Like any model-based analysis, results herein have some limitations and simplifications. A common barrier in such models is data availability for input estimation and results validation (hence our search-based approach). The deterministic ODE modeling framework ignores inherent variability and population heterogeneity [118], motivating our use of Monte Carlo analysis, parameter search replicates, and randomly sampled scenarios. Standard model simplifications include limiting the number of populations (eg, one overall homogenous community population), limiting spread to just SARS-CoV-2 (eg, ignoring seasonal influenza, substance abuse [75,76], and co-epidemic impacts), and not time-varying precaution compliance as concerns and vigilance relax or heighten over time. Some scenarios were also included for potential insights rather than being feasible in practice (eg, 75% reduction in R0, near 100% precaution compliance).

Further work could expand on these results, including addressing some of the above simplifications, rerunning analyses for future semesters using more recent data for model calibration, and considering more heterogeneity in community and student populations. Future work could also seek to determine combined conditions (reduced prevalence, vaccine effectiveness, improved precaution methods, etc) under which outcomes are both safer and more certain. Public health reopening and precaution decisions at citywide or statewide levels also might be examined, such as alternating on-campus semesters or limiting combined student densities, to manage net community risks.

Conclusion

Controlling the COVID-19 pandemic is extremely critical. Mathematical models can offer valuable insights to inform important public health and policy decisions, including potential community and campus impacts from university reopening. The analysis summarized herein suggests that outcomes over a 16-week semester can be highly unpredictable under any set of assumptions or precautions, with three important implications: (1) community impacts from campus reopening are highly difficult to predict in advance, (2) on- and off-campus surveillance and response methods therefore are critical, and (3) additional precautions to reduce impacts of open campuses on local communities appear warranted.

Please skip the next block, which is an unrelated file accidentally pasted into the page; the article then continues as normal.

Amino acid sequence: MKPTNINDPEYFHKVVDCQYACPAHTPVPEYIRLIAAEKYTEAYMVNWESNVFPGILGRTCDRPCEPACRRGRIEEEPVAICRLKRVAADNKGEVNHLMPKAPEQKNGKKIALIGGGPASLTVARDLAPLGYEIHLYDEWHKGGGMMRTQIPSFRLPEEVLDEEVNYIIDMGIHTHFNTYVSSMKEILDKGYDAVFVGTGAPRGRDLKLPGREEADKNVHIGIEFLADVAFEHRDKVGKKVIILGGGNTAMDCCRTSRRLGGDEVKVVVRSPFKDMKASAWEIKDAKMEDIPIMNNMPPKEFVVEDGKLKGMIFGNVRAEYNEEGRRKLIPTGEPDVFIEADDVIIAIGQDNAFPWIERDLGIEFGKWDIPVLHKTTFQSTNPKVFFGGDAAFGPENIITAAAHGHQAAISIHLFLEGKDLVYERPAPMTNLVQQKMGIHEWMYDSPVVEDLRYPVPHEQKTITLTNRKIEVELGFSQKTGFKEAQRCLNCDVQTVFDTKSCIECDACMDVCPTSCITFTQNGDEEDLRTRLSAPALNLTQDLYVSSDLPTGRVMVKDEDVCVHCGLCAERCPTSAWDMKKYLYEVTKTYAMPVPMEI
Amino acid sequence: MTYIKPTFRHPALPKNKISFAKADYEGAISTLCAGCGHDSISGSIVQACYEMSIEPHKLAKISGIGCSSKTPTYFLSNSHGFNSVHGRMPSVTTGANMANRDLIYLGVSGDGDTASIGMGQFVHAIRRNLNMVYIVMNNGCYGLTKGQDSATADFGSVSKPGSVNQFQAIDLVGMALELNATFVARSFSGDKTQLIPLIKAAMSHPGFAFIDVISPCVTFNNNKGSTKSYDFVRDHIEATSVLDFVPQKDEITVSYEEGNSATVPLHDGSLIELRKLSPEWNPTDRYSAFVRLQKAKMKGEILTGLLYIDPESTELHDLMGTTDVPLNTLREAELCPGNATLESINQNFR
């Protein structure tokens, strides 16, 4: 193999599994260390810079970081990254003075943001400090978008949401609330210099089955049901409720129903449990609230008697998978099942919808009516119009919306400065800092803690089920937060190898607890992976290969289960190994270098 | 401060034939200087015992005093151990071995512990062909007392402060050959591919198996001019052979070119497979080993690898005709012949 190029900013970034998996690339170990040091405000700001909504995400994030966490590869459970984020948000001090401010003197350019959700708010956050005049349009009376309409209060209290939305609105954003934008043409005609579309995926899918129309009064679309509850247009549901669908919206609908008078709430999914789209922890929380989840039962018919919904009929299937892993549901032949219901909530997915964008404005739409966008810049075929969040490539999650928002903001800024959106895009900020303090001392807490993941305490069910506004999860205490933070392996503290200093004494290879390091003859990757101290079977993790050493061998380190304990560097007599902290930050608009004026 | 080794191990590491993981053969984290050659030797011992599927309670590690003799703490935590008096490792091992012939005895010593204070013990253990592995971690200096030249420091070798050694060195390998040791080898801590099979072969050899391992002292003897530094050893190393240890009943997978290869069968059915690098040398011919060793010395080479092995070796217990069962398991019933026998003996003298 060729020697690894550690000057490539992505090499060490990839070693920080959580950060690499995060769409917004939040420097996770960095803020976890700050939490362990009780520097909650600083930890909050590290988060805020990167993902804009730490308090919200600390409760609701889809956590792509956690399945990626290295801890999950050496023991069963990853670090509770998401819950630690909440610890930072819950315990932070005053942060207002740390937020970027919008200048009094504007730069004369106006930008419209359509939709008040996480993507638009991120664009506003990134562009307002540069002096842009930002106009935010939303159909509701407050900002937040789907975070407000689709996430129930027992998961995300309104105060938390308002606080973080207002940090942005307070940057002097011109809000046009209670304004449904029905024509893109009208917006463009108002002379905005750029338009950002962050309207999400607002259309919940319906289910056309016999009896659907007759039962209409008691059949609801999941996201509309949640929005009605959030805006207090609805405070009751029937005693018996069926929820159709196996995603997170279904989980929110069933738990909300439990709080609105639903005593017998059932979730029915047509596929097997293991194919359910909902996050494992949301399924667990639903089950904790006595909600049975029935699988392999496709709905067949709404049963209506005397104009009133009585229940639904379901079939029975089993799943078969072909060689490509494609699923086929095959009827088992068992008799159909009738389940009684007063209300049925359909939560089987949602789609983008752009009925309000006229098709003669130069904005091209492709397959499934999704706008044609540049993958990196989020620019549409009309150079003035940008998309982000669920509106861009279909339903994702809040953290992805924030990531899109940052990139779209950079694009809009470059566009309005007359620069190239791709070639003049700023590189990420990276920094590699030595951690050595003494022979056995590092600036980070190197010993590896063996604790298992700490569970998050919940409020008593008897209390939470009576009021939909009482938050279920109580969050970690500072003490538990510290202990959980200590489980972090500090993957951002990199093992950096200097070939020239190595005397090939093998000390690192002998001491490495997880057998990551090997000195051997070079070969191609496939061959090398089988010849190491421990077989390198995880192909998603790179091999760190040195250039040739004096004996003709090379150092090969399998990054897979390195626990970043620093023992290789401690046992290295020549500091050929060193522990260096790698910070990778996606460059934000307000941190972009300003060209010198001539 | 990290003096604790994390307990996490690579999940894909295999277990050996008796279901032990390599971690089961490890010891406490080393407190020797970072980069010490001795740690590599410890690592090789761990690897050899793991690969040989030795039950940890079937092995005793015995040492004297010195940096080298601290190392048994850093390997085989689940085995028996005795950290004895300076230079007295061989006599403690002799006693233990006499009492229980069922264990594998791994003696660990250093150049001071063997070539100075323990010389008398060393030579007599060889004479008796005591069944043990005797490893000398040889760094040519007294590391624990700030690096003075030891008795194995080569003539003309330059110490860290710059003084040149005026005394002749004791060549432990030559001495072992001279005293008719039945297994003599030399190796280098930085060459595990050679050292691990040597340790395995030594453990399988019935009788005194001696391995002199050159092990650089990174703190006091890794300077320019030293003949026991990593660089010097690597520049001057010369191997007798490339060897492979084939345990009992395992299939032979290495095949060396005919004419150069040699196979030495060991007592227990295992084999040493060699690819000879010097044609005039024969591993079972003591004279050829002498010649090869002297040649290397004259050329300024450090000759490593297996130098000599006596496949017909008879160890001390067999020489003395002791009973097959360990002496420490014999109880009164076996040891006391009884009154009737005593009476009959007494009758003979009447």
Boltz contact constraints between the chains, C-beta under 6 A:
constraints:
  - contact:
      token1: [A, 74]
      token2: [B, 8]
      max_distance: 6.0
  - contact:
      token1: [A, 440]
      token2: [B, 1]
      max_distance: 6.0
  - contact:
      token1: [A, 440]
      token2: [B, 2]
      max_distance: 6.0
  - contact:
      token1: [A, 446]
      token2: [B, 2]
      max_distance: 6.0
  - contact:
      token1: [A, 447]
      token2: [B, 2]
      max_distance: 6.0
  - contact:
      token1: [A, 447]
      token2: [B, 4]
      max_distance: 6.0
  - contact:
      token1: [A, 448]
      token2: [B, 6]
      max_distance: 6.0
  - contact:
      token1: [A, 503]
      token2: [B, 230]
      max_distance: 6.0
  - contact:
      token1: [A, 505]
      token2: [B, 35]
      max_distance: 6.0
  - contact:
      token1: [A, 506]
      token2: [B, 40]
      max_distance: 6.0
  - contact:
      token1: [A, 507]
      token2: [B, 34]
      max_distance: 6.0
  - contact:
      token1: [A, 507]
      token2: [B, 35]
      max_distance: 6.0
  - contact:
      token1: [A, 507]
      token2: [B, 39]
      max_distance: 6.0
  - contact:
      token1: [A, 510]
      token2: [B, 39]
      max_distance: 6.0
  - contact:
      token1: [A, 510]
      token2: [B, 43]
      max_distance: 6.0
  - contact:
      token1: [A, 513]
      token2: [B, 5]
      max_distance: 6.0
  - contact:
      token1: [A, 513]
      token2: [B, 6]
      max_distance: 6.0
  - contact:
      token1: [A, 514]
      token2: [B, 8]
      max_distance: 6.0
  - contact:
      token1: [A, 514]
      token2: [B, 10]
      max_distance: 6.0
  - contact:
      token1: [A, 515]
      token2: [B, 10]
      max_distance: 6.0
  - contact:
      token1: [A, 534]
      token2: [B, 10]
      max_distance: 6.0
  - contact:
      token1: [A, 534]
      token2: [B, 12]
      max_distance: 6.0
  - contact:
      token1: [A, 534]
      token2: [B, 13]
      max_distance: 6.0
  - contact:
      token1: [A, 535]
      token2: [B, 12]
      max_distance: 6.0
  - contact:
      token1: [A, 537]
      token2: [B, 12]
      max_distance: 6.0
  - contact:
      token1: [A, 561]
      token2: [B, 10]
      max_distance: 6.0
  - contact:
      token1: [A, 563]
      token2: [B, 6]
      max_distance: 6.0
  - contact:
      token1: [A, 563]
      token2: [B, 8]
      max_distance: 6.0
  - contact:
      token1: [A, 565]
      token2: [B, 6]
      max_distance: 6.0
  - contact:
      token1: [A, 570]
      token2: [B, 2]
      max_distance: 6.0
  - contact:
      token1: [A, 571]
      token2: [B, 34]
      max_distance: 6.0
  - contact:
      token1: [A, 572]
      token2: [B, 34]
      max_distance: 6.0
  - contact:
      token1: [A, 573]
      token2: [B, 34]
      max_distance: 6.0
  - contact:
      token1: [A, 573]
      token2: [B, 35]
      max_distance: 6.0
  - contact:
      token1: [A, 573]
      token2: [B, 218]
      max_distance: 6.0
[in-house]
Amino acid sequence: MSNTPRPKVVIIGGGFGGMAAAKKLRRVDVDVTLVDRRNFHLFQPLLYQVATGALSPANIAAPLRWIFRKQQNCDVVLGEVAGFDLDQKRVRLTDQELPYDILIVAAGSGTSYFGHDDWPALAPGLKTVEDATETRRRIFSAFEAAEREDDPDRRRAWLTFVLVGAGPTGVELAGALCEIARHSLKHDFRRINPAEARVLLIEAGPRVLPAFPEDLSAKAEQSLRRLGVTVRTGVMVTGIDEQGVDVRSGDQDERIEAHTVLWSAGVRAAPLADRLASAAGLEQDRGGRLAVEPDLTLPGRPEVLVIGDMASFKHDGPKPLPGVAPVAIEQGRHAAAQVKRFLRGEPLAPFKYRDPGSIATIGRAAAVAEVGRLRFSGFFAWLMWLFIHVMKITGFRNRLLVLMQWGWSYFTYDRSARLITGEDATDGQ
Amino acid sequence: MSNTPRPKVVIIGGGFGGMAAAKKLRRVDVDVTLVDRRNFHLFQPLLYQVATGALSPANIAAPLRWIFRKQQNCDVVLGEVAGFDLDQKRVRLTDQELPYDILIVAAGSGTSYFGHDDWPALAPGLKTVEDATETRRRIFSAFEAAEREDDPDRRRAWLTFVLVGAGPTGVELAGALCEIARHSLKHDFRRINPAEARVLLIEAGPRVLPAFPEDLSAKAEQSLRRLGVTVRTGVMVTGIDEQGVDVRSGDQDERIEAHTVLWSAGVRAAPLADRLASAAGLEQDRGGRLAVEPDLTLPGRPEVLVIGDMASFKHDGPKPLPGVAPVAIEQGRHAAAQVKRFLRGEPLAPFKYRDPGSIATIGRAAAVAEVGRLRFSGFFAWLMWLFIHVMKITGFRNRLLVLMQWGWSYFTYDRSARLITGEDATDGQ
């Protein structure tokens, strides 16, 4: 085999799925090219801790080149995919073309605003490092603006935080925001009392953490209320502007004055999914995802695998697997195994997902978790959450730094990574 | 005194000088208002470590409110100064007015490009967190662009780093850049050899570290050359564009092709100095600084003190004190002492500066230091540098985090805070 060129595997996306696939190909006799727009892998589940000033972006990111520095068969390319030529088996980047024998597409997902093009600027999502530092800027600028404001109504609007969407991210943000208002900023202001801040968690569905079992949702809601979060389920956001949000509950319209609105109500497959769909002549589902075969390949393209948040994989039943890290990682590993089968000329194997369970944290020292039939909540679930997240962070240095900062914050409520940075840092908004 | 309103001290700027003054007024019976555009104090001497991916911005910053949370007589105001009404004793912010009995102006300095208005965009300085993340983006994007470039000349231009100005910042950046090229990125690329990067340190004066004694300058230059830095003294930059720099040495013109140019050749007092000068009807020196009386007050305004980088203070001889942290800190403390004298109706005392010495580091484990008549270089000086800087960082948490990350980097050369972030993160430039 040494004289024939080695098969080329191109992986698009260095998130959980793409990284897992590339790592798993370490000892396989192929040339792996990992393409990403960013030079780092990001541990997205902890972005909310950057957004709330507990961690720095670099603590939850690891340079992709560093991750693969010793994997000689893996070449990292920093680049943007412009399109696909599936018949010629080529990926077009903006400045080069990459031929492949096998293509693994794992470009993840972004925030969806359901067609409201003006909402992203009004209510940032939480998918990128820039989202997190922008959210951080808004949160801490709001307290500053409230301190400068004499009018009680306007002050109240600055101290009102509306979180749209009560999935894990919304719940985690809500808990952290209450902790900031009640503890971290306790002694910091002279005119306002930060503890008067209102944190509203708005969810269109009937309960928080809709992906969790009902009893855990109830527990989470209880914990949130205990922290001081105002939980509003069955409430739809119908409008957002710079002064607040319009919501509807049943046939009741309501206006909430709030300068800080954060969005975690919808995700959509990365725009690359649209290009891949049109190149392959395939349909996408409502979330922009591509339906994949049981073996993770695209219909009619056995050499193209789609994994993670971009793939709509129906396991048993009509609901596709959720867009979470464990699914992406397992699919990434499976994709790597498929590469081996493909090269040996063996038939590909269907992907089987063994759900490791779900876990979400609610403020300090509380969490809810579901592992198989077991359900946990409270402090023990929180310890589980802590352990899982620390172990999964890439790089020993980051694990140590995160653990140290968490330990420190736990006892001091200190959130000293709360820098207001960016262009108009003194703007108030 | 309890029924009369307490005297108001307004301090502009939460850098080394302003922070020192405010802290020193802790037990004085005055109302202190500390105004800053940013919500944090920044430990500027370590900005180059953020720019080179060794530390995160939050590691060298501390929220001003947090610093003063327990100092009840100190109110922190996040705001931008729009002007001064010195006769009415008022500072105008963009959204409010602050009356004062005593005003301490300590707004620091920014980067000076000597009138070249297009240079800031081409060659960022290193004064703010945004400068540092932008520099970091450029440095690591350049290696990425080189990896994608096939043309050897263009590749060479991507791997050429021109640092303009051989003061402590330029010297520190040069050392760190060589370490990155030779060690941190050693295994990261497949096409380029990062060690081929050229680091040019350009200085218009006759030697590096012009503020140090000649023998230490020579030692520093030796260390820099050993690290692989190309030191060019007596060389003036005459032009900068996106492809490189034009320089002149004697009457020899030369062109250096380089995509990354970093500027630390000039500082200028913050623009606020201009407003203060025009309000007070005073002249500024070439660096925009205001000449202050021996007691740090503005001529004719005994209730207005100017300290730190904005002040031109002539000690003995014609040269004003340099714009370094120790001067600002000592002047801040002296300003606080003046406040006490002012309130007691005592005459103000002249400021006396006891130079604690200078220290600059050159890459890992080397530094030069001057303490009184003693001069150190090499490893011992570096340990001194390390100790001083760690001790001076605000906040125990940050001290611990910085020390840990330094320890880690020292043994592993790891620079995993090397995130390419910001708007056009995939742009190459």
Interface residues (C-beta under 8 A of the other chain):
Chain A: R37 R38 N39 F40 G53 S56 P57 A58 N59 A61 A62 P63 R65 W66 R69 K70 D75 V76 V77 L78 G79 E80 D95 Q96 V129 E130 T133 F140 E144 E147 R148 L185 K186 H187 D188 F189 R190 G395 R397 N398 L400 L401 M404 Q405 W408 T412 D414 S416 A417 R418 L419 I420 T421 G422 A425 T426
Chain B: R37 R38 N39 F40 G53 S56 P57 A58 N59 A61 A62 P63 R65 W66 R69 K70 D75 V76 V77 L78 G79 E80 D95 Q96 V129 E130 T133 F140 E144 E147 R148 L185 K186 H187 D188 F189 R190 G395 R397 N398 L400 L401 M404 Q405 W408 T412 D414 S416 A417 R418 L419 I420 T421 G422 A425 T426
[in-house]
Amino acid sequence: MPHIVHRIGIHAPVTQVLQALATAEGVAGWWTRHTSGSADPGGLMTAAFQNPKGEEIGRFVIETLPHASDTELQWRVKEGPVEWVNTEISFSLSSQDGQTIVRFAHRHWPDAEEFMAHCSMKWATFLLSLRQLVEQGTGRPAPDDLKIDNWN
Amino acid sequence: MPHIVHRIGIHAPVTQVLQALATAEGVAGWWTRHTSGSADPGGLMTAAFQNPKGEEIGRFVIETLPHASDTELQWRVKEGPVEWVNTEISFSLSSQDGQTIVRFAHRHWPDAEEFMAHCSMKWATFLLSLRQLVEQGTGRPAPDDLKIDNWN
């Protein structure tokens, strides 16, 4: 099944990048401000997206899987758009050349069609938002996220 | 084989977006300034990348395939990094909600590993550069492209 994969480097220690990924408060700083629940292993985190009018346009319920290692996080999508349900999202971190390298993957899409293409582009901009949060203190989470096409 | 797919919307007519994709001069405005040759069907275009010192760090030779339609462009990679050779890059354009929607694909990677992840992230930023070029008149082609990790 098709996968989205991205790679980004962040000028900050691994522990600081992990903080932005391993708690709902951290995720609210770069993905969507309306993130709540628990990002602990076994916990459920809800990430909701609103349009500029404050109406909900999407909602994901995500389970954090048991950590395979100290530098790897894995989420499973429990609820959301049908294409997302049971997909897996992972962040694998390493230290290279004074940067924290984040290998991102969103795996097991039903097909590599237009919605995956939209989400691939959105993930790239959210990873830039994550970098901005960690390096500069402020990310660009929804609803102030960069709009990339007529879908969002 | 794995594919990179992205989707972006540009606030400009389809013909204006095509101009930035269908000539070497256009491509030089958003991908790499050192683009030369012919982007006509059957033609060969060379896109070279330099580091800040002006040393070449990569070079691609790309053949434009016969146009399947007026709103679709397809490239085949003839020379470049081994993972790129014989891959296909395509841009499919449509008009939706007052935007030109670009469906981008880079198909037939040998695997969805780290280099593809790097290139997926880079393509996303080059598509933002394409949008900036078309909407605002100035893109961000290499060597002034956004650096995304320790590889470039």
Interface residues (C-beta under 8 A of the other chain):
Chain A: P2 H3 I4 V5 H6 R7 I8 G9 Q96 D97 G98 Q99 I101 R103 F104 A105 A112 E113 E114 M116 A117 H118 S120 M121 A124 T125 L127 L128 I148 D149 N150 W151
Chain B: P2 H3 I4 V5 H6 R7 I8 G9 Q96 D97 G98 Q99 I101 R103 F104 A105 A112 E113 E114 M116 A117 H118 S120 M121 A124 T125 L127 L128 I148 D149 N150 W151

Acknowledgments

This research was supported in part by the National Science Foundation (CMMI-1742521) and National Institute of Drug Abuse (R21DA046776-01). The content is solely the responsibility of the authors and does not represent official views of either funder. The authors thank Basma Bargal for help with references.

Conflicts of Interest

None declared.

Multimedia Appendix 1

General logic of campus × community two-population COVID-19 disease spread model. Susceptible: individuals not currently infected but who can become infected; exposed: individuals who are exposed and potentially infected but not yet infectious to others; infected: individuals who are infected and can infect others; recovered: individuals who were infected, survived, and cannot become reinfected nor infect others within the study time frame; dead: individuals who were infected and died from COVID-19 or complications.

PNG File , 92 KB

Multimedia Appendix 2

Examples of COVID-19 model accuracy (2020): (A) US state (shown: Massachusetts, California, and Florida) and (B) US county (shown: Dougherty County, GA; Eagle County, CO; and Suffolk County, MA). Normalized root mean square errors, summarized in figure legends, show decent model accuracy results across multiple settings.

PNG File , 212 KB

Multimedia Appendix 3

Impact expectation.

DOCX File , 35 KB

Multimedia Appendix 4

Impact predictability.

DOCX File , 35 KB

References

  1. WHO Coronavirus Disease (COVID-19) Dashboard. World Health Organization. 2020.   URL: https://covid19.who.int/ [accessed 2021-03-22]
  2. Bonaccorsi G, Pierri F, Cinelli M, Flori A, Galeazzi A, Porcelli F, et al. Economic and social consequences of human mobility restrictions under COVID-19. Proc Natl Acad Sci U S A 2020 Jul 07;117(27):15530-15535 [FREE Full text] [CrossRef] [Medline]
  3. Pirtle WNL. Racial Capitalism: A Fundamental Cause of Novel Coronavirus (COVID-19) Pandemic Inequities in the United States. Health Educ Behav 2020 Aug;47(4):504-508 [FREE Full text] [CrossRef] [Medline]